Premiership success can't ease Man U's Champions League regrets
May 7, 2007 - 12:24:26 PM
London, May 7 - Manchester United manager Sir Alex Ferguson admitted that although the Premiership has become his priority, he would love to be able to replay his side's Champions League semi-final against AC Milan again.
United clinched a ninth Premiership title as Chelsea drew at Arsenal Sunday, but Ferguson could not keep his mind from straying to events in Milan the previous Wednesday.
Leading 3-2 from the first leg, United were made to look sluggish by the Italians, and were comfortably beaten 3-0.
'A few years ago I had an obsession about winning in Europe,' said Fergusson, 'but now the Premier League is the best league in the world so I suppose that was the priority.
'We play in such a competitive league, and there's such pressure at the big clubs to do well.
'That said, I would have liked to have been in the final in Athens. I would love to be starting against AC Milan over again.'
Ferguson put his side's success down to their blistering start to the season. 'The key was a good start to try to stay with Chelsea,' he said.
'Once we got that momentum, we never lost it. It's not easy to keep the lead for six months when you know Chelsea are dragging at your coat-tails.
'A crucial point was the resilience of the players when we started getting injuries.'
Their success has been based on tightening a defence that had become debilitating leaky, while not sacrificing attacking flair.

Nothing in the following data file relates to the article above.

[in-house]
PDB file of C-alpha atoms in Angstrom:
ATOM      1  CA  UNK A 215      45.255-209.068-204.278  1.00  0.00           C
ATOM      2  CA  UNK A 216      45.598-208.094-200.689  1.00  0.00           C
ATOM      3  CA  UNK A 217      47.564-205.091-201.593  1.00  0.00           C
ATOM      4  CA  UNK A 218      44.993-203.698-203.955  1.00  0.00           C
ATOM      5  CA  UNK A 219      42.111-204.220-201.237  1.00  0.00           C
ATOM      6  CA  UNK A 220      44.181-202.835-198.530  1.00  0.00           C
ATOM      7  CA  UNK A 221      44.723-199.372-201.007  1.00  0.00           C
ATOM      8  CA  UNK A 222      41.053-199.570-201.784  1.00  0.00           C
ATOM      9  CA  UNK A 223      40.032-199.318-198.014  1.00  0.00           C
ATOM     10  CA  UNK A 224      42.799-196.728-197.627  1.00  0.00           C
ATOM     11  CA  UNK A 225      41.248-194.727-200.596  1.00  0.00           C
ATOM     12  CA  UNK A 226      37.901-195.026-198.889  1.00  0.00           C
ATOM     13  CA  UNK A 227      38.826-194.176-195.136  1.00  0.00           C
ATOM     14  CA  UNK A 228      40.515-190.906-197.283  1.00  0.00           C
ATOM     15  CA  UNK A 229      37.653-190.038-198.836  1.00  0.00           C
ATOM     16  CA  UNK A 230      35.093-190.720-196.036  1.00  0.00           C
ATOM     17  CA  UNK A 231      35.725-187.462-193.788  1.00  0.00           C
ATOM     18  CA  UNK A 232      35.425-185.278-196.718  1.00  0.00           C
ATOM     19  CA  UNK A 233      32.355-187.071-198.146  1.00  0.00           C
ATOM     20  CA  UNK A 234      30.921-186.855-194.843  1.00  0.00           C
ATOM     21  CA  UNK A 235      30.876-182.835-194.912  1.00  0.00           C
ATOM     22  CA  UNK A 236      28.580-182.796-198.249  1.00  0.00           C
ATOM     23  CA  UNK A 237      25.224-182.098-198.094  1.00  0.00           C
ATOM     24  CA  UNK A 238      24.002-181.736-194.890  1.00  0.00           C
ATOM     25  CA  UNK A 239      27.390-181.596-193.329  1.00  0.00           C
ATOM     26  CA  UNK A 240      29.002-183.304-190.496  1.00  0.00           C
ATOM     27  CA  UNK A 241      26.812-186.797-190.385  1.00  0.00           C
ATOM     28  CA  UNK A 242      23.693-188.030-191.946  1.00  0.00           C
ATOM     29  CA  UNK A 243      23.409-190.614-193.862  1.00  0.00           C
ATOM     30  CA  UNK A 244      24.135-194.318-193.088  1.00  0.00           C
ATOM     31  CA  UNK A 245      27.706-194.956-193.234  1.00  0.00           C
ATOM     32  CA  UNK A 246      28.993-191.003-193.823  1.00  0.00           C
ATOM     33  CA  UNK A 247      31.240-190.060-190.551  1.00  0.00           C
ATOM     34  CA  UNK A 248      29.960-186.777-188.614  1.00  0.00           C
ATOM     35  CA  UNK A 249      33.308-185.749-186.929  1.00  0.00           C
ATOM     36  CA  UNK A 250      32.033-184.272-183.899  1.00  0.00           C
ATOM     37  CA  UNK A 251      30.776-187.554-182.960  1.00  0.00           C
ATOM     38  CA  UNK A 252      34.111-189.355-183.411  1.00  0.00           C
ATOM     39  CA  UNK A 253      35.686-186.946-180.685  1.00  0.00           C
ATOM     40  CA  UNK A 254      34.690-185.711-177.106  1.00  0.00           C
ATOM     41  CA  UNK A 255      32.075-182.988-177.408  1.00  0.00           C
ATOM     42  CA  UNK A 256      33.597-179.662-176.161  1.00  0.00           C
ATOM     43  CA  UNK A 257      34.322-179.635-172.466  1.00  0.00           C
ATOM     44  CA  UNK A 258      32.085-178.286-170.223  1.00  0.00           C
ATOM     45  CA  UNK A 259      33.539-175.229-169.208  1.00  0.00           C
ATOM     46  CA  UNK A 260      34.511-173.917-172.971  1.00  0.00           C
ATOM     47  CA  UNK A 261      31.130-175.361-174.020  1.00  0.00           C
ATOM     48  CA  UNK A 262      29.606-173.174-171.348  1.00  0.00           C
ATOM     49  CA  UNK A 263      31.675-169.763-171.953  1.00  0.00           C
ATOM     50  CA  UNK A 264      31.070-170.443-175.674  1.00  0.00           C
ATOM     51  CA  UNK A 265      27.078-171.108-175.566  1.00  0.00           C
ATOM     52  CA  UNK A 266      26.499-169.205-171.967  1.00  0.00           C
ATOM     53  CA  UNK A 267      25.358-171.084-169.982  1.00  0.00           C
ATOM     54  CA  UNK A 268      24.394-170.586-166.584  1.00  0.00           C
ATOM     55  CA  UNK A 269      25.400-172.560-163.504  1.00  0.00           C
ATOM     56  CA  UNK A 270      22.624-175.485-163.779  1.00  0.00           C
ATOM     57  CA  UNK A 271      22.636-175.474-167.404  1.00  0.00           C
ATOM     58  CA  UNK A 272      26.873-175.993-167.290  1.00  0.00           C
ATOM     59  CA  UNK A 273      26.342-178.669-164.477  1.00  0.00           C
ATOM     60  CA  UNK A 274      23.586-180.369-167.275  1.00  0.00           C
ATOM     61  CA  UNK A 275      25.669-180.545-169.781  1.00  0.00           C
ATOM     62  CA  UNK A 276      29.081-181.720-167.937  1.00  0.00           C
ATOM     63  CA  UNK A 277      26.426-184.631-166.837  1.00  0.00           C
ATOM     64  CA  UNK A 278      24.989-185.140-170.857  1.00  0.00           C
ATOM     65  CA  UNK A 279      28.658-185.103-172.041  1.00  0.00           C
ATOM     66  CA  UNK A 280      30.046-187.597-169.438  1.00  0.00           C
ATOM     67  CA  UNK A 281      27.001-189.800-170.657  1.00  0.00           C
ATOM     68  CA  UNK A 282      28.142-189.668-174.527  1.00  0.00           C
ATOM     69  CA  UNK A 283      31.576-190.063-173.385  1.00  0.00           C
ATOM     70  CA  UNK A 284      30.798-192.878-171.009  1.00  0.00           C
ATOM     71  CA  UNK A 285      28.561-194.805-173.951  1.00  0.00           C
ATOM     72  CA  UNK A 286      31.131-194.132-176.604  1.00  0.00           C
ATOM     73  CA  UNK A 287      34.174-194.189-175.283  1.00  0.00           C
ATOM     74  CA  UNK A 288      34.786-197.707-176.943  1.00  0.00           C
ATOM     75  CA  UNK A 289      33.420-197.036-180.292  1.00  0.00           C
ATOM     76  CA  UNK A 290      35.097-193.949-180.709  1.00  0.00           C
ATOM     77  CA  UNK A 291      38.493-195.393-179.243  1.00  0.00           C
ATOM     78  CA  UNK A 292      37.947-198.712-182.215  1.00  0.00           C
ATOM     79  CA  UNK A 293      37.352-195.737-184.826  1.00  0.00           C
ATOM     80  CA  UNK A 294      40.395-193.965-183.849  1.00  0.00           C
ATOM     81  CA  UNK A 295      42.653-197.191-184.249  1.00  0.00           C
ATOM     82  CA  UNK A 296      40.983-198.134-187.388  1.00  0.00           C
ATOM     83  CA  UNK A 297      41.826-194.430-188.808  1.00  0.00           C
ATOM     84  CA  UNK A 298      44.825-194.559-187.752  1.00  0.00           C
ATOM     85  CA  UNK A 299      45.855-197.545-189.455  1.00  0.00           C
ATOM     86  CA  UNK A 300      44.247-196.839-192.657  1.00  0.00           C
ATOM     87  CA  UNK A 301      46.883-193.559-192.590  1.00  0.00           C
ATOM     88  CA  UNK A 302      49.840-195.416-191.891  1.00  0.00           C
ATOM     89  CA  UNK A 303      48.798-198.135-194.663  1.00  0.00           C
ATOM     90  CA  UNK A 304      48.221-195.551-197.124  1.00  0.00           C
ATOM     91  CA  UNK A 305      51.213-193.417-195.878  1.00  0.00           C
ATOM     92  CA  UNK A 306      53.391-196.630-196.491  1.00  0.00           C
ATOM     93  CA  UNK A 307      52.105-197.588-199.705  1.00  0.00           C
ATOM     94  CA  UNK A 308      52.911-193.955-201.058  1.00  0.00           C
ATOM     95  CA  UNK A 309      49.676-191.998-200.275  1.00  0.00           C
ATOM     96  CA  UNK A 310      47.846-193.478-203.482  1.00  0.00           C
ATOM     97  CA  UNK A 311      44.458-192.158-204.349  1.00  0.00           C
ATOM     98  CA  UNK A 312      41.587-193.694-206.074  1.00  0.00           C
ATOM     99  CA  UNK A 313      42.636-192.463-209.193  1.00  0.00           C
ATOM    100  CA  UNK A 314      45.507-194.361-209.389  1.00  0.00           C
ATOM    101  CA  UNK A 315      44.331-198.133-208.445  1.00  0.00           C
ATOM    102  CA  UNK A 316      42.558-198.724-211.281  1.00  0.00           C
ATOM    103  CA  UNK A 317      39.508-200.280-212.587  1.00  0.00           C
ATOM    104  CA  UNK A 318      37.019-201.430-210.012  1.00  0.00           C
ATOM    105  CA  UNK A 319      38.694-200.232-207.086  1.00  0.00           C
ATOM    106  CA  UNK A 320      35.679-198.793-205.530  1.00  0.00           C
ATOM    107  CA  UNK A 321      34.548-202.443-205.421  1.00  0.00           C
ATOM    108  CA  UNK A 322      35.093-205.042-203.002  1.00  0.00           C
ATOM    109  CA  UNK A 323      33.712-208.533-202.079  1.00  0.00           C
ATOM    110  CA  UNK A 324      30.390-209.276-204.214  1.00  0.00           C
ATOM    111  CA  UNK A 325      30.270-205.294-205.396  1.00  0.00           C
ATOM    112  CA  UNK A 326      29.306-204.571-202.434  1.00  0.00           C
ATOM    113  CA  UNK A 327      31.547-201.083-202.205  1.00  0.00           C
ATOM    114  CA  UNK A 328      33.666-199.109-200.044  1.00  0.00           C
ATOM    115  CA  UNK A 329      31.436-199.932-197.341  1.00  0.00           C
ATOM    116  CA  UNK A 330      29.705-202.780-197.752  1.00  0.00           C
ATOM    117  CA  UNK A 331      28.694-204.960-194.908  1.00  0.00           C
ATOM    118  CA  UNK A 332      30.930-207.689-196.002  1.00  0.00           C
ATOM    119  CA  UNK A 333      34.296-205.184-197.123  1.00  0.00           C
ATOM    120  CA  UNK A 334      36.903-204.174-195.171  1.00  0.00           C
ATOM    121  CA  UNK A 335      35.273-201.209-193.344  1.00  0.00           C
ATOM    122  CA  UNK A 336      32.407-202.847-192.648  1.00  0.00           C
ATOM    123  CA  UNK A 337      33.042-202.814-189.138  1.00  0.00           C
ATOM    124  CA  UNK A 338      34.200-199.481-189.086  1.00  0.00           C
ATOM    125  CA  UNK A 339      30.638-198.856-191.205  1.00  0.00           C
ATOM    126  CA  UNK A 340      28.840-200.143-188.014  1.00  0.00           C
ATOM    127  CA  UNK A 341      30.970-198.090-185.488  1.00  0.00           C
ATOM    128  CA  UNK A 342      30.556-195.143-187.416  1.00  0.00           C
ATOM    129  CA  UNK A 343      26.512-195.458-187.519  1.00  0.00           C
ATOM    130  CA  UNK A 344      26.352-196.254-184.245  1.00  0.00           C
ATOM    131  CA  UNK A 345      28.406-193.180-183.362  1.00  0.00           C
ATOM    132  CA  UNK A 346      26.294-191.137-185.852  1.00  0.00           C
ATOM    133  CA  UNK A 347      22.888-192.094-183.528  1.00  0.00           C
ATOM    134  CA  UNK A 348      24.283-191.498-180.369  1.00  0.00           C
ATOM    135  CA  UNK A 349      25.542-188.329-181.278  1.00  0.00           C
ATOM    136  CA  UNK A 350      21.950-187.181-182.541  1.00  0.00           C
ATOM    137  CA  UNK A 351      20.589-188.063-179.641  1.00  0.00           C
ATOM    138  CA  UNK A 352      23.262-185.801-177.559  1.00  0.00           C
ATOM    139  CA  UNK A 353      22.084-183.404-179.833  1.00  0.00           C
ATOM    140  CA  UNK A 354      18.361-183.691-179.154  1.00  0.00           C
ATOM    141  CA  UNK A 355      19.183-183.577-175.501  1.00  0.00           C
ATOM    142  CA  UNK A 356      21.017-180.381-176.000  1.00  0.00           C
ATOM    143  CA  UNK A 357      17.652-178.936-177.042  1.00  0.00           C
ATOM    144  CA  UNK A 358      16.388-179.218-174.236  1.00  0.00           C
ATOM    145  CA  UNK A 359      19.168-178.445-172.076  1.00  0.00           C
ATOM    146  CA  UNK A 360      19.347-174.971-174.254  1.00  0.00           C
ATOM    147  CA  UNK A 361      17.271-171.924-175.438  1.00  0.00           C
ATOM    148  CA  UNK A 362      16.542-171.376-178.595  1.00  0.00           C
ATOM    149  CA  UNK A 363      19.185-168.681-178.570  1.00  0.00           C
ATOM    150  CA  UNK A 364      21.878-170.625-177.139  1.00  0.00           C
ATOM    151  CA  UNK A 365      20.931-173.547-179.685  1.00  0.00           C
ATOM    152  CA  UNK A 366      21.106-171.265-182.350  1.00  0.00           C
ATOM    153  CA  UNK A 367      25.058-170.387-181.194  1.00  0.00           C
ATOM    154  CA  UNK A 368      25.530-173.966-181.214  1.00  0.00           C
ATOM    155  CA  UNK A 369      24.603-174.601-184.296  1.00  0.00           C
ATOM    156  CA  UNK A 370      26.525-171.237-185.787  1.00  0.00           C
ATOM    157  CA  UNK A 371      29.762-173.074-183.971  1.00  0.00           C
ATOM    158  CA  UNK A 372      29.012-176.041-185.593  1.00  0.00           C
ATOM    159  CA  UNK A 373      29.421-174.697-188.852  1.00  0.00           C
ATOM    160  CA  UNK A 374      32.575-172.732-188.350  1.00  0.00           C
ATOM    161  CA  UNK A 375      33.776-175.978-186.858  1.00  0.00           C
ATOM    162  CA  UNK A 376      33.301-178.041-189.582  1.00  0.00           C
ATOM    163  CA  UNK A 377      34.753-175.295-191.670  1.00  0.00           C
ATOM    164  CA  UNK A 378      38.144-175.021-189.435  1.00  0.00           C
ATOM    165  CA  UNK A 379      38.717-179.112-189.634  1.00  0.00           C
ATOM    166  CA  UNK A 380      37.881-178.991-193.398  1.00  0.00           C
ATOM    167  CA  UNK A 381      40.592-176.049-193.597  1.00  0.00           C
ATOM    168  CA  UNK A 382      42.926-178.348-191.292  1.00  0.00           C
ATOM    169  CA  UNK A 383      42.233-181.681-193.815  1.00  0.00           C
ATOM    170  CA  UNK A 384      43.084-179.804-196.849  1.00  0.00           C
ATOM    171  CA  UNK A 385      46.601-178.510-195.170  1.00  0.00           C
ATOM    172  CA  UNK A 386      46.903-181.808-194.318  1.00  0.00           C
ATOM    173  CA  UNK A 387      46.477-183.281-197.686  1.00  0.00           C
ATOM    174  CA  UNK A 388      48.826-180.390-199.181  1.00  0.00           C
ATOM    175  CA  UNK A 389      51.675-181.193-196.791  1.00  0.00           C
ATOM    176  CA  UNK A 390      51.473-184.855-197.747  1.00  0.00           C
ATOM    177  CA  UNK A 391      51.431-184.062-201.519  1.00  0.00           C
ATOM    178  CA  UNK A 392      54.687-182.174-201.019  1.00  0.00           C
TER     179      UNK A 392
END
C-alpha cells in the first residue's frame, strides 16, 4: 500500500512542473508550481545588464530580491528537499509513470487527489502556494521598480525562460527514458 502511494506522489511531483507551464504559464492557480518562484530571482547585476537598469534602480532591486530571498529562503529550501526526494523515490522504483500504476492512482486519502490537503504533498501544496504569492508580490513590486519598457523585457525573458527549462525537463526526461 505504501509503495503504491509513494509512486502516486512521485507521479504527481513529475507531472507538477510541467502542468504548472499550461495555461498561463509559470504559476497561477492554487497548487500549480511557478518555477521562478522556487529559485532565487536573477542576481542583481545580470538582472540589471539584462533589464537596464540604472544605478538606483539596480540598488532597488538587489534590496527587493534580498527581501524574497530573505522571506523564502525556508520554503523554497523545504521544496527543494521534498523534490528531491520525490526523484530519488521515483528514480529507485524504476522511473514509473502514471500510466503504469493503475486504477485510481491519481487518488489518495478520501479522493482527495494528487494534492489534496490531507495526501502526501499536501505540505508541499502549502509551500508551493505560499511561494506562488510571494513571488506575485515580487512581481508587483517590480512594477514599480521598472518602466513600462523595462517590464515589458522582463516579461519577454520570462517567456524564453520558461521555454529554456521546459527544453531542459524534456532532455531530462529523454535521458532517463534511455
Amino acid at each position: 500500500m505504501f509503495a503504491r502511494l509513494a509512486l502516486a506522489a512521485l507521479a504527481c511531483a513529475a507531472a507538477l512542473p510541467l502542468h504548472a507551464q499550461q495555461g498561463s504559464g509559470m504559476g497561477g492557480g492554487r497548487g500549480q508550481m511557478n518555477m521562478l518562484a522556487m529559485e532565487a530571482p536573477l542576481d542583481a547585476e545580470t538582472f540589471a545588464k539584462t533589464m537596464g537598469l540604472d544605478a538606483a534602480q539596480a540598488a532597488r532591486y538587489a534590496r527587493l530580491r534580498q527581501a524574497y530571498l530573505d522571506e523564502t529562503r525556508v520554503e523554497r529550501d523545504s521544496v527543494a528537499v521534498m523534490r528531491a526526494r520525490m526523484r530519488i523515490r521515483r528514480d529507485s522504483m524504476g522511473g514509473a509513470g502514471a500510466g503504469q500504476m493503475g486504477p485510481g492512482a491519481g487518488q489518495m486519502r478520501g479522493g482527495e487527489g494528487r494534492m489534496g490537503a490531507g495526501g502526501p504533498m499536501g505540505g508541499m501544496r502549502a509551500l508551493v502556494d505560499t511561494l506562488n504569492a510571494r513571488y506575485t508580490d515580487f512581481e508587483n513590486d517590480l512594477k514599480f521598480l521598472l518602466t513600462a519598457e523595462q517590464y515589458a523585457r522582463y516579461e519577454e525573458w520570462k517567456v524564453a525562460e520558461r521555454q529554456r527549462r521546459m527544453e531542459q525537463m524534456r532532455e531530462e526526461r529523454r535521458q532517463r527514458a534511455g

Portuguese winger Cristiano Ronaldo, in particular, has been excellent this season, winning both the Players' and the Football Writers' Player of the Year awards.
Last season, United conceded 34 goals, scoring 72; the season before they let in just 26, but scored a mere 58.
This season, with Nemanja Vidic settled in English football and bringing an additional steel, they have, with two games remaining, let in only 26 while still scoring a highly impressive 83.
United's goal difference of plus-57 is equal with the Premiership record Chelsea set in 2004-05, and, over the course of a 38-game season, indicates they have, on average, been a goal and a half better than their opponents.
For the Ferguson family, Sunday represented a double success. 'I went to see my grandson play in a title decider,' the United manager said.
'They won the league, which is a nice family double. Then I went home to watch a - race on the telly, and when that was done I had nothing to do but twiddle my thumbs, so I watched the last 15 minutes of the game at the Emirates.
'I was in agony. It was like Arsenal were trying to throw it away. They kept giving the ball away, and Chelsea kept driving forwards. My heart was in my mouth.'
Although Michael Essien did head an equaliser with 20 minutes remaining, Chelsea could not force a winner that would have kept the title race alive.
Ferguson, who is now 65, insisted he had no intention of retiring. 'When I see the likes of Gary Neville, Paul Scholes and Ryan Giggs churning it out every week, I know I'm in the right place,' he said.
'It's very easy at this club. With the history of the club and the loyalty of the fans, and with great young players, why would I give it up?'
Those thoughts, evidently, aren't biting too deep.
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